- Changing agricultural practices can allow soils to become regenerative, which can help California reach negative emissions
- Regenerative Agriculture helps farmers sequester carbon from the atmosphere and bury it deep below ground, directly helping to slow the climate crisis
- Cap and Trade funds in California help to financially support regenerative ag programs within the state
- World Resources Institute (WRI) released a report saying that regenerative agriculture has little actual climate change mitigation potential. However, scientists and case studies around the world prove how effective regenerative ag is for sequestering carbon
- Public policies that remove regulatory barriers and provide more incentives could create a major transition toward regenerative agriculture in the state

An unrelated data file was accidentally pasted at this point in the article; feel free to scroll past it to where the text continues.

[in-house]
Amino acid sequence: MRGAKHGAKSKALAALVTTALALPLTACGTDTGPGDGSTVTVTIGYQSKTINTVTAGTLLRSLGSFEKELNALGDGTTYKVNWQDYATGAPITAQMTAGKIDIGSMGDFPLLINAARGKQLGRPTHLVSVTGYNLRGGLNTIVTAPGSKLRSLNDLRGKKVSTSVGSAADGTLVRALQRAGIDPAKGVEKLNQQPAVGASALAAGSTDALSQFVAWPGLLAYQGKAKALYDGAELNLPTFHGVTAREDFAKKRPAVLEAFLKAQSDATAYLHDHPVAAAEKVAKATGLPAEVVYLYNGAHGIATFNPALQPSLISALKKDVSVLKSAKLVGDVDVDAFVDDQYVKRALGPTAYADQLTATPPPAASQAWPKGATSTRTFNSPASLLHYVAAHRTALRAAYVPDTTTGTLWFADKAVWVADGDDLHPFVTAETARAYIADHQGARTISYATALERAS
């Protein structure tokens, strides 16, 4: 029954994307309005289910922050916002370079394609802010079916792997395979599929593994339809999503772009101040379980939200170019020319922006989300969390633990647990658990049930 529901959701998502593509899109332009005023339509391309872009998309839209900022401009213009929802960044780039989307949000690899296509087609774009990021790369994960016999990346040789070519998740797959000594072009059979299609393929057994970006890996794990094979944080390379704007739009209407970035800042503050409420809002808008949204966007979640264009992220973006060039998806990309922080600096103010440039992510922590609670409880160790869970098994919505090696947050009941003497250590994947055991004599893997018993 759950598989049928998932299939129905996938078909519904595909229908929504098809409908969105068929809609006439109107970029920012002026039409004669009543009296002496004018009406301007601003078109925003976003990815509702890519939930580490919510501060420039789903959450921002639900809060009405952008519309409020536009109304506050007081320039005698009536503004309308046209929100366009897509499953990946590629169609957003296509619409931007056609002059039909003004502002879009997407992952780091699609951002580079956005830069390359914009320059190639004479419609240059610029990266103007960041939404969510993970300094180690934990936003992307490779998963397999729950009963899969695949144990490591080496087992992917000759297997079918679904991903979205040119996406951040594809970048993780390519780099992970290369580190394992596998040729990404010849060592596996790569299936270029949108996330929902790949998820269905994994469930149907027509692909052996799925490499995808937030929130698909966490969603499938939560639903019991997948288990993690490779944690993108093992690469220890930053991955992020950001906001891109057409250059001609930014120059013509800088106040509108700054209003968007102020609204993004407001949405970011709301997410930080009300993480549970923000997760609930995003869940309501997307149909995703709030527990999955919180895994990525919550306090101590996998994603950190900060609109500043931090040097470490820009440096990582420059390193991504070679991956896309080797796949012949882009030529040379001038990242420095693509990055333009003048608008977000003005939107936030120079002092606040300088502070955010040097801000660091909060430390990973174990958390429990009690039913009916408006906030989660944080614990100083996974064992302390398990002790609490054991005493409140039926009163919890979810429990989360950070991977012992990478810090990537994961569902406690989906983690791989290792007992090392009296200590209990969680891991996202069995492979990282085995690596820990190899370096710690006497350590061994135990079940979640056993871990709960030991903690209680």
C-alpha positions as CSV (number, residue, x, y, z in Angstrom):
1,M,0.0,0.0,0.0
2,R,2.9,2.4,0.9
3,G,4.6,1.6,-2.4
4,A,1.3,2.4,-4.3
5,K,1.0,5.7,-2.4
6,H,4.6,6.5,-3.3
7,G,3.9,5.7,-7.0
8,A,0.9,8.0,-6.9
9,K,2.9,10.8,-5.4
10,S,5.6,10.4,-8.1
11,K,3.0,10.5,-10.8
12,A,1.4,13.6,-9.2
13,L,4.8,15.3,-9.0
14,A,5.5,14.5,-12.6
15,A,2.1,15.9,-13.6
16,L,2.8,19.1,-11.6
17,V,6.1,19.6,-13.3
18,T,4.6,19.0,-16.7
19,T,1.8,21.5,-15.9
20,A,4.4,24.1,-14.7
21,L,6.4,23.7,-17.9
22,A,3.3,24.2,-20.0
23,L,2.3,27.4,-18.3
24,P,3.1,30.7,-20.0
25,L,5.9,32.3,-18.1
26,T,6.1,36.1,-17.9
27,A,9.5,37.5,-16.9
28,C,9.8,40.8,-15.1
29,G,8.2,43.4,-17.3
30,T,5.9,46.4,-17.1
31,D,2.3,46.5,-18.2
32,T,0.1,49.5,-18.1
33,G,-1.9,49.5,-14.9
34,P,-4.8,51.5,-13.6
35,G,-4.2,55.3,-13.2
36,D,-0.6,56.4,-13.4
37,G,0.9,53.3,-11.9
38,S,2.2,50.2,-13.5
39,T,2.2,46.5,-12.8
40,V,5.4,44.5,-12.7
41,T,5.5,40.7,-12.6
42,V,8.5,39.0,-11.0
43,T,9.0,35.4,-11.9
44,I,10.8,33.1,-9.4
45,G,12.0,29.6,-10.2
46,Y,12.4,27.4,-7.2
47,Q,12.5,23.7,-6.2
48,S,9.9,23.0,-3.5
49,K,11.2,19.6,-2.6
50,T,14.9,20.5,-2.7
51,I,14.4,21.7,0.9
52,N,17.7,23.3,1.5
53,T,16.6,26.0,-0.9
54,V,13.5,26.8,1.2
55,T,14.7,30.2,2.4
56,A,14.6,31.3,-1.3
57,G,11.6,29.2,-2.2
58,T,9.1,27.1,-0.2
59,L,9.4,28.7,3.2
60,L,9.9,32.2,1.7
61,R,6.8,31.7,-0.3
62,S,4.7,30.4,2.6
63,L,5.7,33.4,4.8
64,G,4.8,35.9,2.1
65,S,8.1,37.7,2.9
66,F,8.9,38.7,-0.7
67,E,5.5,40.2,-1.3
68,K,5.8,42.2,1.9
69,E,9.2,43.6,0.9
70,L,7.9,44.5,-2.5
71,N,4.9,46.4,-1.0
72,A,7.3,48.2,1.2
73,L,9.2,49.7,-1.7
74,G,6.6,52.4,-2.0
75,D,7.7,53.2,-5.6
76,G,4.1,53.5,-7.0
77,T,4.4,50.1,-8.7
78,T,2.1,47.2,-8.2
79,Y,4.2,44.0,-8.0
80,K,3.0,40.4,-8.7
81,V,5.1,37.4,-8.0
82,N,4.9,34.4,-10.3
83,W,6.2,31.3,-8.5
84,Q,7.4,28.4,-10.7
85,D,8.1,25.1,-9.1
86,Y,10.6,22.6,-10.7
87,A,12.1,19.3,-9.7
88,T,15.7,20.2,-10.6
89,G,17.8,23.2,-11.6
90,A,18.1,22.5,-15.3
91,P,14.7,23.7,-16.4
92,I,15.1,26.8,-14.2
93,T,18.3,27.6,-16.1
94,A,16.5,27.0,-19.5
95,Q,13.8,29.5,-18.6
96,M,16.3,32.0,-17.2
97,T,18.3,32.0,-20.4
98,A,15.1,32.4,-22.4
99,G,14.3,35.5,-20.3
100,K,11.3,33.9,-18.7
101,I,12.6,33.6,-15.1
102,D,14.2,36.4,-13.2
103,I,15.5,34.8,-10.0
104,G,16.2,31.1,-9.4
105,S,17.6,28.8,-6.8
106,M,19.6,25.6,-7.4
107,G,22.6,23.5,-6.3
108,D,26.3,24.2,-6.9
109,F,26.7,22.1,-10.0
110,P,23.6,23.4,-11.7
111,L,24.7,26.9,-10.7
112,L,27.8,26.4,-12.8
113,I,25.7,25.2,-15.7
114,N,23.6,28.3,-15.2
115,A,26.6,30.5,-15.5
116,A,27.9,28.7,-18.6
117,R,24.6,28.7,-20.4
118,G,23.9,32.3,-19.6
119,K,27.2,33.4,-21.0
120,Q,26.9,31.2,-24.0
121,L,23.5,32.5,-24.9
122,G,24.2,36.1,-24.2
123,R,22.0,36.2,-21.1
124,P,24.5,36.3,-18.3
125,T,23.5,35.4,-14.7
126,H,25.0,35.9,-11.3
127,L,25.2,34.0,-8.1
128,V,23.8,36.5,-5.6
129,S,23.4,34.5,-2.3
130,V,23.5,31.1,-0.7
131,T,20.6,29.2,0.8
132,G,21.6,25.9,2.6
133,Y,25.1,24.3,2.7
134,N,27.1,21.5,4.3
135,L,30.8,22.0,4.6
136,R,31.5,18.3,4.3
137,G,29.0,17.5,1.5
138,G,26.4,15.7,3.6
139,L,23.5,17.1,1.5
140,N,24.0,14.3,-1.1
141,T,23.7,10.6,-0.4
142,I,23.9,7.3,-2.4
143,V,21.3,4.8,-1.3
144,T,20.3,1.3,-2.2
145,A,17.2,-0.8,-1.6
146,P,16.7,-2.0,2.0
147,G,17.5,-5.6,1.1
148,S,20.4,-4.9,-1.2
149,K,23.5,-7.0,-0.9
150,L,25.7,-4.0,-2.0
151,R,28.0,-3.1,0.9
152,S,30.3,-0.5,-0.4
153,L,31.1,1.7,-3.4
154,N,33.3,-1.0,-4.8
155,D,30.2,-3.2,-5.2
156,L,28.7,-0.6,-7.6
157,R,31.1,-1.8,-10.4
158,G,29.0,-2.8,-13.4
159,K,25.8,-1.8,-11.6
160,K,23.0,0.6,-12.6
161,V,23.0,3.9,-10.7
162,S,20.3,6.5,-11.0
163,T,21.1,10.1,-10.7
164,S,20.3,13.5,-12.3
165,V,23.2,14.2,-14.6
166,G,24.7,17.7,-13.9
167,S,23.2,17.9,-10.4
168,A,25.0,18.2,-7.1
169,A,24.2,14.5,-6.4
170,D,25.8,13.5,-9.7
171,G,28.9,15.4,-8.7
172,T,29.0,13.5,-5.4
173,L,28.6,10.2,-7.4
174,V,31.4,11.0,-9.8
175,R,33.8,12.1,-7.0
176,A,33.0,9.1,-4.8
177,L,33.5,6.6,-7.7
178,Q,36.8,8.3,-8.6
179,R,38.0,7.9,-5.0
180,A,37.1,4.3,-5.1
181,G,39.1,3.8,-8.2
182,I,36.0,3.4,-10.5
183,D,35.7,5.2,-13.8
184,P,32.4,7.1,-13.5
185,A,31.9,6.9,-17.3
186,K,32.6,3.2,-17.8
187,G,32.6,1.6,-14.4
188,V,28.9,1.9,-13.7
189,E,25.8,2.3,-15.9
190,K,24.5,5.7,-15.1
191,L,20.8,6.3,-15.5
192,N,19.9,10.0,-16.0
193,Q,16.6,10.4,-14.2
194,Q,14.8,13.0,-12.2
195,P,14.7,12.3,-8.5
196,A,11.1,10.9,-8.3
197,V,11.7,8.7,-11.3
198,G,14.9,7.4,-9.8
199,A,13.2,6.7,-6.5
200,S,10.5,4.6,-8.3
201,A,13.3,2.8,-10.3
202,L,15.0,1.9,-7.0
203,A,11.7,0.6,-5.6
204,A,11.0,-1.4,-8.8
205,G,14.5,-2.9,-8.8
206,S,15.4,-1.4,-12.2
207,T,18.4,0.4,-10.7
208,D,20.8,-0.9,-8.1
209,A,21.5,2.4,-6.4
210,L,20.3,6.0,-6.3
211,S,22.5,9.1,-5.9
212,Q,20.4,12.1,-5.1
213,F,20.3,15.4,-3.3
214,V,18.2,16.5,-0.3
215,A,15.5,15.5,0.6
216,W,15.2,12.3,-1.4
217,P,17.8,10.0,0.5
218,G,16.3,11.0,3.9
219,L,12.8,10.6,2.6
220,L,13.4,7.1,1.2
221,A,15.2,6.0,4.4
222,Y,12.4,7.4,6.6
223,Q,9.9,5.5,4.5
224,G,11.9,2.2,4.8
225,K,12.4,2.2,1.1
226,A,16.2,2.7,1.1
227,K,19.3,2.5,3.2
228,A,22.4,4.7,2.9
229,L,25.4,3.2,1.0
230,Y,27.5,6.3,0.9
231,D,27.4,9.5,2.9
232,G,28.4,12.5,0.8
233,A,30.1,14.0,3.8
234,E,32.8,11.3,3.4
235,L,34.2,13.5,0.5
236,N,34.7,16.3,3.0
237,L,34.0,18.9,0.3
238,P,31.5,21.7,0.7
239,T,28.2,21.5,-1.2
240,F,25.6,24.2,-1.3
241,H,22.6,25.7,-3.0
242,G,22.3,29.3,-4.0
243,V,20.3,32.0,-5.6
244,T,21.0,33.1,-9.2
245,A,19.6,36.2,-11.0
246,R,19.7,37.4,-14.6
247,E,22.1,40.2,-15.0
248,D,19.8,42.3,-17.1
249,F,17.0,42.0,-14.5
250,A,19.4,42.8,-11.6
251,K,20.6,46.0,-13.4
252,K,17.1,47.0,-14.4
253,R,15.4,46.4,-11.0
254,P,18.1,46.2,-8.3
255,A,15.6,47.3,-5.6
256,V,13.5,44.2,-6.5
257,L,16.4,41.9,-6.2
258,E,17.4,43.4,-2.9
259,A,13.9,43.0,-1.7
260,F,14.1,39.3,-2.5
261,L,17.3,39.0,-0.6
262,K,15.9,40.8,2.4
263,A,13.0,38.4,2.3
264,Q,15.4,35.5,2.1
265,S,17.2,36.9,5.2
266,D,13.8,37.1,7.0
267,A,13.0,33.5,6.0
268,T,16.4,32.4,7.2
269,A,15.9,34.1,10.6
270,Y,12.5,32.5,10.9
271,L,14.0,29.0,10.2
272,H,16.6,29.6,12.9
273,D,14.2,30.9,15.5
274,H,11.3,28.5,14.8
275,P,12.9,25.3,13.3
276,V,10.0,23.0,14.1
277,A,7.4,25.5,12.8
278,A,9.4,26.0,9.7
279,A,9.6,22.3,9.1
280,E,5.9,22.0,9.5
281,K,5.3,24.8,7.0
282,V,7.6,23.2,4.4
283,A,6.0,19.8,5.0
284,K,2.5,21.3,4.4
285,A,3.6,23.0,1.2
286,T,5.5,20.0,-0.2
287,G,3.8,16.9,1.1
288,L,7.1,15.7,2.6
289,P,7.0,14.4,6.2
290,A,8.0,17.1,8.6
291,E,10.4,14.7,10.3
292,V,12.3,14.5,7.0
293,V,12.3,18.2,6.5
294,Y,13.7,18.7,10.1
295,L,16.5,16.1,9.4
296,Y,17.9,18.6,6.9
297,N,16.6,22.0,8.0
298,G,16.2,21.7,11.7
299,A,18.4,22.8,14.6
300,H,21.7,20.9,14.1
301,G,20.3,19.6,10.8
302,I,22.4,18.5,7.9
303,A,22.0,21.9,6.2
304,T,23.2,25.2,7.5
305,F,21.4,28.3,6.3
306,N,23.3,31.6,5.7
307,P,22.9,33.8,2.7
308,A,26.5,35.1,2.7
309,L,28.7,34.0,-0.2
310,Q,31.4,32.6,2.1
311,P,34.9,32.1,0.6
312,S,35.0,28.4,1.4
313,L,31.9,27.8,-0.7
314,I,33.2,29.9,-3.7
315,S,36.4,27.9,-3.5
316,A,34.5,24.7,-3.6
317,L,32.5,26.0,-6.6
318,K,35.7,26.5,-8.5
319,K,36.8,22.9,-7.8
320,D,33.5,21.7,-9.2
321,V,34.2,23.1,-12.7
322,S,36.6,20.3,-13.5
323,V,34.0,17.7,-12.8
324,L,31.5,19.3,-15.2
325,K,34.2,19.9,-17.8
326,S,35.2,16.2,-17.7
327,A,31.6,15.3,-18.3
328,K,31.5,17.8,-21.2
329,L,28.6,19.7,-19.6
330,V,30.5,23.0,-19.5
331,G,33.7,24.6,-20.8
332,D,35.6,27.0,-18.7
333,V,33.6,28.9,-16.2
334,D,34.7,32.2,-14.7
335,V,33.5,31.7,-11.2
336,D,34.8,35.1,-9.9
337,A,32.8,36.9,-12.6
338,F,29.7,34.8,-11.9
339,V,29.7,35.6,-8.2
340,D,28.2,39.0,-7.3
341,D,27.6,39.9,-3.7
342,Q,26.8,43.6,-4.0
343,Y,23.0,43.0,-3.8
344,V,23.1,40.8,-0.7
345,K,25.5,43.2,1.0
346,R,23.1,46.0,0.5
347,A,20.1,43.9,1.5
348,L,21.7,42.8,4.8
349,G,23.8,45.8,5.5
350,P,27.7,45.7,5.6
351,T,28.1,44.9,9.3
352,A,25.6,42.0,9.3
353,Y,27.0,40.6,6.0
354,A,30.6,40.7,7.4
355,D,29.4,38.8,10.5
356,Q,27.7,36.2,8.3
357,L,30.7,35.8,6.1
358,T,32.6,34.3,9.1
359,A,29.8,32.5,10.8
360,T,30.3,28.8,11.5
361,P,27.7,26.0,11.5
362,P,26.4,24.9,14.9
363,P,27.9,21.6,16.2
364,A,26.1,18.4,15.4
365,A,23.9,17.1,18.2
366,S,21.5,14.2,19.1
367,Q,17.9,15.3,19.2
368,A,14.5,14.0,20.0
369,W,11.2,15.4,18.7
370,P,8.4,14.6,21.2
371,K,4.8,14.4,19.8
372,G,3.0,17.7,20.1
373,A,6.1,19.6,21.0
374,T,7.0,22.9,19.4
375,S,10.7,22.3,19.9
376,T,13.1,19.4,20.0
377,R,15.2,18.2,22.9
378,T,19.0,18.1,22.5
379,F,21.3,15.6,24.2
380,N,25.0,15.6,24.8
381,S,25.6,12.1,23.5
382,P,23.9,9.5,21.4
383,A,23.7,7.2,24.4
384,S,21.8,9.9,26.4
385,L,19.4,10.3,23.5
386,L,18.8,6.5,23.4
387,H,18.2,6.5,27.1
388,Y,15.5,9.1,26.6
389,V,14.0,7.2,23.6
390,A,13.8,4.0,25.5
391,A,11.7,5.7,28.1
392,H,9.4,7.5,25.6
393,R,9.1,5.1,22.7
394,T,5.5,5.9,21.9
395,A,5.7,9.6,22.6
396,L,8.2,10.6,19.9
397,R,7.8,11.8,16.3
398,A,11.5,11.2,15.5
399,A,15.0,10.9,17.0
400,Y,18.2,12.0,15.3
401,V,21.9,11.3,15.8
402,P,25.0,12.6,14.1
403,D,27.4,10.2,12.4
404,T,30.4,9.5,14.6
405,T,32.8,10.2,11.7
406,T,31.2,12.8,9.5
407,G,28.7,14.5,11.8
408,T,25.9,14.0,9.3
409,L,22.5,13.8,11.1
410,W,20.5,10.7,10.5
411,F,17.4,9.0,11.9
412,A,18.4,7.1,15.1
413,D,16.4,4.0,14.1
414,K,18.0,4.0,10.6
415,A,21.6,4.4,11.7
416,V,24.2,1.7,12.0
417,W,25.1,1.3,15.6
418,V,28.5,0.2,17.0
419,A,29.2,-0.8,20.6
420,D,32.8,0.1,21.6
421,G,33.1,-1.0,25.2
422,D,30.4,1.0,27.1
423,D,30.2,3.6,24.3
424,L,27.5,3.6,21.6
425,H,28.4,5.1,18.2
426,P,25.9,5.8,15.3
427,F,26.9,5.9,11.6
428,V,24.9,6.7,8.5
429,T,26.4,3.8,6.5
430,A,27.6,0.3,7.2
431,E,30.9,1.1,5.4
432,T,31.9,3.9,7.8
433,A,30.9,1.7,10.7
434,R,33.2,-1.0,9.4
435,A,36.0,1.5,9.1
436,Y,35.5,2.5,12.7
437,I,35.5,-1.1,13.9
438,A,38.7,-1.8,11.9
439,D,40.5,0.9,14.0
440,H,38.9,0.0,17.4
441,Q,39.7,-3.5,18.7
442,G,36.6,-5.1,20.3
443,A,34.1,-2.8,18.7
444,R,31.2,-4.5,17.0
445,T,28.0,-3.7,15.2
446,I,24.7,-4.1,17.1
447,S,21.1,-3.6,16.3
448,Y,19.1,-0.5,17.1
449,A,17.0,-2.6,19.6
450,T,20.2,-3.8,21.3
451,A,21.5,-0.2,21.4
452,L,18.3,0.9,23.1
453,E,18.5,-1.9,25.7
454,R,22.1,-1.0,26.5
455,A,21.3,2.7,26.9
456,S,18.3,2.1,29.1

- Regenerative practices in the Sacramento Valley and Central Valley have demonstrated increased carbon soil stocks
- To successfully mitigate climate change in the agricultural sector, we need scalable solutions that have positive impacts on farmers, water resources, and soil health
Accelerating sequestration is critical to achieving drawdown greater than emissions by 2030 for a climate-safe future. We know today how to manage natural and agricultural lands for sequestration through proven carbon farming practices.
Read More: https://calclimateag.org/regenerative-agricultures-climate-mitigation-potential-a-california-perspective/
Nina TurnerEnergy Programs and Communications Coordinator
Janina is a graduate of the Energy Management and Design program at Sonoma State University with experience in non-profits that specialize in sustainability and volunteerism.